The proud under the rebuke of God are usually distinguished by their enmity to his people. They delight to pour upon them “reproach and contempt,” with no other provocation given, than that their keeping the testimonies of God condemns their own neglect. (Heb. xi. 7.) This must, however, be counted as the cost a decided, separate, and consistent profession. Yet it is such a portion as Moses valued above all the treasures of the world (Heb. xi. 24-26); yet it is that reproach, which our Master himself “despised,” as “reckoning it not worthy to be compared with” “the joy that was set before him.” (Heb. xii. 2.) For did he bear his cross only on the way to Calvary? It was laid for every step in his path; it met him in every form of suffering, of “reproach and contempt.” Look then at him, as taking up his daily cross in breathing the atmosphere of a world of sin, and “enduring the contradiction of sinners against himself.” (Heb. xii. 3.) Mark him consummating his course of “reproach and contempt,” by suffering “without the gate;” and can we hesitate to “go forth unto him without the camp, bearing his reproach?” (Heb. xiii. 12, 13.) …….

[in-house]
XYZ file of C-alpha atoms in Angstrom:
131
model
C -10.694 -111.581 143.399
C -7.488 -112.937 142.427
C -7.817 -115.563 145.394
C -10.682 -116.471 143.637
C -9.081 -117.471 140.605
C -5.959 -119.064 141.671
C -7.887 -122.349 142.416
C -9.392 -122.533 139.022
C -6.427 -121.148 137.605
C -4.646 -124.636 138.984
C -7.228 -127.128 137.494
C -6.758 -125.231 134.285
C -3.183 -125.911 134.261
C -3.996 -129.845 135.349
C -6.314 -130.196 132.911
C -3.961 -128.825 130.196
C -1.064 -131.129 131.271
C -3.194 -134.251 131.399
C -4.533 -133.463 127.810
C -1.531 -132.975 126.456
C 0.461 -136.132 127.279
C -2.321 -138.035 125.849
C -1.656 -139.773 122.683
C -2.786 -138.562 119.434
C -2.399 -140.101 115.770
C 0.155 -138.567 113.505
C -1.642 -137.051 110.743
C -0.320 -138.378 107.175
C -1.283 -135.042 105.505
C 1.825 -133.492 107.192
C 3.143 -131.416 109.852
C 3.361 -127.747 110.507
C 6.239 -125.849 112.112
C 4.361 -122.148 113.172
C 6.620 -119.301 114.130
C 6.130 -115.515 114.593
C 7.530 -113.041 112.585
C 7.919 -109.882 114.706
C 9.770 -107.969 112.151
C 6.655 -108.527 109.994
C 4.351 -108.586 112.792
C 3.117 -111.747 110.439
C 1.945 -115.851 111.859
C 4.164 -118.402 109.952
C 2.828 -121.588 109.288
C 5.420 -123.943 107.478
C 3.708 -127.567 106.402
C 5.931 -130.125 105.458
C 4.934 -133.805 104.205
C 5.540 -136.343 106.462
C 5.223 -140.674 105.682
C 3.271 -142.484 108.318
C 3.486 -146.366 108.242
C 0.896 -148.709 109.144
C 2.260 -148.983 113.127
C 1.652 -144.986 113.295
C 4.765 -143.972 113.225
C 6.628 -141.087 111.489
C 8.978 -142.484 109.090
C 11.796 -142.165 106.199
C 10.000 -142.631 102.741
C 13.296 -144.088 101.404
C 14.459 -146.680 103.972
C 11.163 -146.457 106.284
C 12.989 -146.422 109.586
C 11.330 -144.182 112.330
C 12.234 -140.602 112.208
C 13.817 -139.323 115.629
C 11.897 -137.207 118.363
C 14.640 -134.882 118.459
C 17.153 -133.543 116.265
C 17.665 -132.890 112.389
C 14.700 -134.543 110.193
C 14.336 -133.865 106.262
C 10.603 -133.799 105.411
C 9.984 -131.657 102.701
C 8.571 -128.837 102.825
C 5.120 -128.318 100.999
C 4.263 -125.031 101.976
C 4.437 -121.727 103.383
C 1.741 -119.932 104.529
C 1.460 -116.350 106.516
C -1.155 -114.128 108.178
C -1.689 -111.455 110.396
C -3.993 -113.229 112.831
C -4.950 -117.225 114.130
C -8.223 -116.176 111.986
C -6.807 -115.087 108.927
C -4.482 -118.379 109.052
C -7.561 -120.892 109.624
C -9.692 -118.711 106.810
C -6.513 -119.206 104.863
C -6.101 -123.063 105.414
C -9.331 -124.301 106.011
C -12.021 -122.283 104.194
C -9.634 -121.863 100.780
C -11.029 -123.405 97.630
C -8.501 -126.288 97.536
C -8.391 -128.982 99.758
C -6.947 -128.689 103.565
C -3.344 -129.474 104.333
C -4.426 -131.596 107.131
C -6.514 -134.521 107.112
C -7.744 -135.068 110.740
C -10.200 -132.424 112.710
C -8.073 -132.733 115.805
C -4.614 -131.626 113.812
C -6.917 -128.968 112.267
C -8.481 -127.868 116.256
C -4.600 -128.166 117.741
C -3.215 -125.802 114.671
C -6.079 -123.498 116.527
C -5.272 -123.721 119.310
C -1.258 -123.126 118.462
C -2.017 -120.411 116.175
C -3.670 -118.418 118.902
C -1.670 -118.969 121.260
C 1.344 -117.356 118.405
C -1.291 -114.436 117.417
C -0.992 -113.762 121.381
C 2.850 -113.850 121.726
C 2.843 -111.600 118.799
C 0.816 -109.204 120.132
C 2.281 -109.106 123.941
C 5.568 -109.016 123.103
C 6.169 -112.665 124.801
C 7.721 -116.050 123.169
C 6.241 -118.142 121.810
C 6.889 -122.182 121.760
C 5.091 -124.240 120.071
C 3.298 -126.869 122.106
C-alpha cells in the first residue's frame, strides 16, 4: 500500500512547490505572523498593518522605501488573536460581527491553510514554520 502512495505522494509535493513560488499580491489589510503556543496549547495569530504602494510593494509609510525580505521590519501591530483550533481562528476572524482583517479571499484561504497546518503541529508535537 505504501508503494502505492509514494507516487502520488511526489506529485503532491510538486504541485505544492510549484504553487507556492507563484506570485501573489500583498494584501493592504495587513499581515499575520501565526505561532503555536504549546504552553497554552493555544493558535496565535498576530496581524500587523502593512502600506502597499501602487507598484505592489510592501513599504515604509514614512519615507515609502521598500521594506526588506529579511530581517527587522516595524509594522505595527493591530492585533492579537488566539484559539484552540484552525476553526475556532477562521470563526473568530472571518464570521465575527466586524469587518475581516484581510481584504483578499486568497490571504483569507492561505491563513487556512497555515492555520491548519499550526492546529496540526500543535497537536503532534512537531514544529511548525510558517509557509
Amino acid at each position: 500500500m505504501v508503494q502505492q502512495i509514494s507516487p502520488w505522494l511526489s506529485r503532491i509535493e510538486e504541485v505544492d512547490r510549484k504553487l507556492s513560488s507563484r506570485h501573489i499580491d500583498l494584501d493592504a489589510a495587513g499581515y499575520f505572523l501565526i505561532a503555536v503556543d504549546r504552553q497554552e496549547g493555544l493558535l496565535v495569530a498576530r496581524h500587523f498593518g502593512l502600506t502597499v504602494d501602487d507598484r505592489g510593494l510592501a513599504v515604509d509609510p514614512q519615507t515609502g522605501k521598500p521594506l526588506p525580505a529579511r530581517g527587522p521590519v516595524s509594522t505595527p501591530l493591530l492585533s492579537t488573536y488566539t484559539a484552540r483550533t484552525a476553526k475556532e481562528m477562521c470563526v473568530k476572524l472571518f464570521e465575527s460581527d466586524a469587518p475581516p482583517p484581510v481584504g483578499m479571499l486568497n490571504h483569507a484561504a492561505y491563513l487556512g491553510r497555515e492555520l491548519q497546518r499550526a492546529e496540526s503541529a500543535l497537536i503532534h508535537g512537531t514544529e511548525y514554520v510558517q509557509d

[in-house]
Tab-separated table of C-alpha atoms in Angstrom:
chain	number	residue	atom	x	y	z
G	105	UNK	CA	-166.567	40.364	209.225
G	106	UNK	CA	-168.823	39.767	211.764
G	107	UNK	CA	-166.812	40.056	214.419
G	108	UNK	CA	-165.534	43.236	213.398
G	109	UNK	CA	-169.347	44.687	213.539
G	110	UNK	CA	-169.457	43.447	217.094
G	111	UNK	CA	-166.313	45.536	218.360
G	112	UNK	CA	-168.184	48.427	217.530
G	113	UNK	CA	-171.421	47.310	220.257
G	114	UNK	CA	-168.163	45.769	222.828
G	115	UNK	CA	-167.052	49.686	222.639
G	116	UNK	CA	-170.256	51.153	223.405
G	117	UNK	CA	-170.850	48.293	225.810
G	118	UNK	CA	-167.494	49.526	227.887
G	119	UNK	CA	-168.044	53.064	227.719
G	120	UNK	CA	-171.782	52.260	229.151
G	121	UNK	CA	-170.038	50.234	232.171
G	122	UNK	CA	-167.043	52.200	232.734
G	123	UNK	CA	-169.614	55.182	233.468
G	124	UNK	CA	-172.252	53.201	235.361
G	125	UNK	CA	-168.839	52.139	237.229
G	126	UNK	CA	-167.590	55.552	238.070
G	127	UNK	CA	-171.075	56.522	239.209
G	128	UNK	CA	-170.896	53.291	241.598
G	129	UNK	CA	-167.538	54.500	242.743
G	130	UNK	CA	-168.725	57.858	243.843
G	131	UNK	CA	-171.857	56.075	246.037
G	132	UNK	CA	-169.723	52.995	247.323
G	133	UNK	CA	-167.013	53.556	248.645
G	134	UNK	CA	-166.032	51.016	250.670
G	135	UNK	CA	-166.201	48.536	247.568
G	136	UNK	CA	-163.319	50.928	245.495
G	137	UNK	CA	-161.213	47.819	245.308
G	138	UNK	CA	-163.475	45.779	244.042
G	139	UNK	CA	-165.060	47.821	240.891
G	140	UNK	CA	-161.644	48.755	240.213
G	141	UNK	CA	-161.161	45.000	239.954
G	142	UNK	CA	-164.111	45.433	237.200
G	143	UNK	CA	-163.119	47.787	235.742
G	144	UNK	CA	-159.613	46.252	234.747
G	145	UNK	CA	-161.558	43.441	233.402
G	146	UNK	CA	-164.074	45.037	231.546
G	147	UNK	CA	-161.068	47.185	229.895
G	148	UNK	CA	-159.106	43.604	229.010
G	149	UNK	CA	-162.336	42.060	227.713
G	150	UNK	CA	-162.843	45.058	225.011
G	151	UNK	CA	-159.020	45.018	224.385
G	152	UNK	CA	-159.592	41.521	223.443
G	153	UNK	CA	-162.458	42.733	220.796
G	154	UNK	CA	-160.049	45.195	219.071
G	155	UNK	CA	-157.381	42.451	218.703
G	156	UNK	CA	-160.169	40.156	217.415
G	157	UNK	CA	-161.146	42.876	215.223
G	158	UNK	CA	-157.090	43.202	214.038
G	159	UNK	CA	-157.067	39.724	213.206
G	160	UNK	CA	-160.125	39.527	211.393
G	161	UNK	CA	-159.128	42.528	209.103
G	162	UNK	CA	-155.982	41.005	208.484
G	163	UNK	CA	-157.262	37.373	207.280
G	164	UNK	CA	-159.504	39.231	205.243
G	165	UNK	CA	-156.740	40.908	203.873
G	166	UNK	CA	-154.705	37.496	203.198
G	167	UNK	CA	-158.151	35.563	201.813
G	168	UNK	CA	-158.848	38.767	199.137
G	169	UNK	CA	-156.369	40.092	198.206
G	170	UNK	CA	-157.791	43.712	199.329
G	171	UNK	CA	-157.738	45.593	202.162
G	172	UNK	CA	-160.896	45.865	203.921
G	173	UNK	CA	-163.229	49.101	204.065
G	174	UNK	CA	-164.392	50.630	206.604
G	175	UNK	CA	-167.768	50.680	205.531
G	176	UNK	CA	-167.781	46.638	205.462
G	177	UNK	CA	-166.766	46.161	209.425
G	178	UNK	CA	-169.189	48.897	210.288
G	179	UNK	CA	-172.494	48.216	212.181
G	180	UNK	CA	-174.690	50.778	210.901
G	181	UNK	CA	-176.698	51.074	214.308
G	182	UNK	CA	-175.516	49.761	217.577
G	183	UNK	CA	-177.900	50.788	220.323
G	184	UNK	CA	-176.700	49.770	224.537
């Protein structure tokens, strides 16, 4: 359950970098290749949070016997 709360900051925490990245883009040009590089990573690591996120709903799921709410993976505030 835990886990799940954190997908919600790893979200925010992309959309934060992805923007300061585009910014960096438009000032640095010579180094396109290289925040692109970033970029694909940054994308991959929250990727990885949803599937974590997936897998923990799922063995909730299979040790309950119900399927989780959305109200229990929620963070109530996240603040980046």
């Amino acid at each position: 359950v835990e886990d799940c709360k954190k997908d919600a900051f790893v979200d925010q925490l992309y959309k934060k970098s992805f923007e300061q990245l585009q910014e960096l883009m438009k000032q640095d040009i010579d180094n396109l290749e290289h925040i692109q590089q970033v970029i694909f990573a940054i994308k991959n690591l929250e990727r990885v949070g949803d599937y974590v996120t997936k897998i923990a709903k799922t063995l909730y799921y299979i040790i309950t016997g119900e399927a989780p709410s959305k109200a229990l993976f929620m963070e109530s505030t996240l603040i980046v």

But let us beware of that “way of escape” in returning to the world, which the insincere are ever ready to purse. They dare not act according to the full conviction of their consciences: they dare not confront their friends with the avowal of their full determination to form their conduct by the principles of the word of God. This is hard – this is impossible. They know not the “victory that overcometh the world” (see 1 John, v. 4, 5), and, therefore, cannot bear the mark upon their foreheads – “These are they, which follow the Lamb whithersoever he goeth.” (Rev. xiv. 4.) Far better, however, will be the heaviest weight of “reproach and contempt,” than any such endeavour to remove it from ourselves. The desire to escape the cross convicts the heart of unfaithfulness, and makes way for tenfold difficulties in our path. Every worldly compliance against the voice of God is a step into the by-path, which deviates wider and wider from the strait and narrow way, brings discredit upon our professions, proves a stumbling block in the way of the weak, and will cause us, if not actually to come short, at least to “seem to come short, of the promised rest.” (Heb. iv. 1.)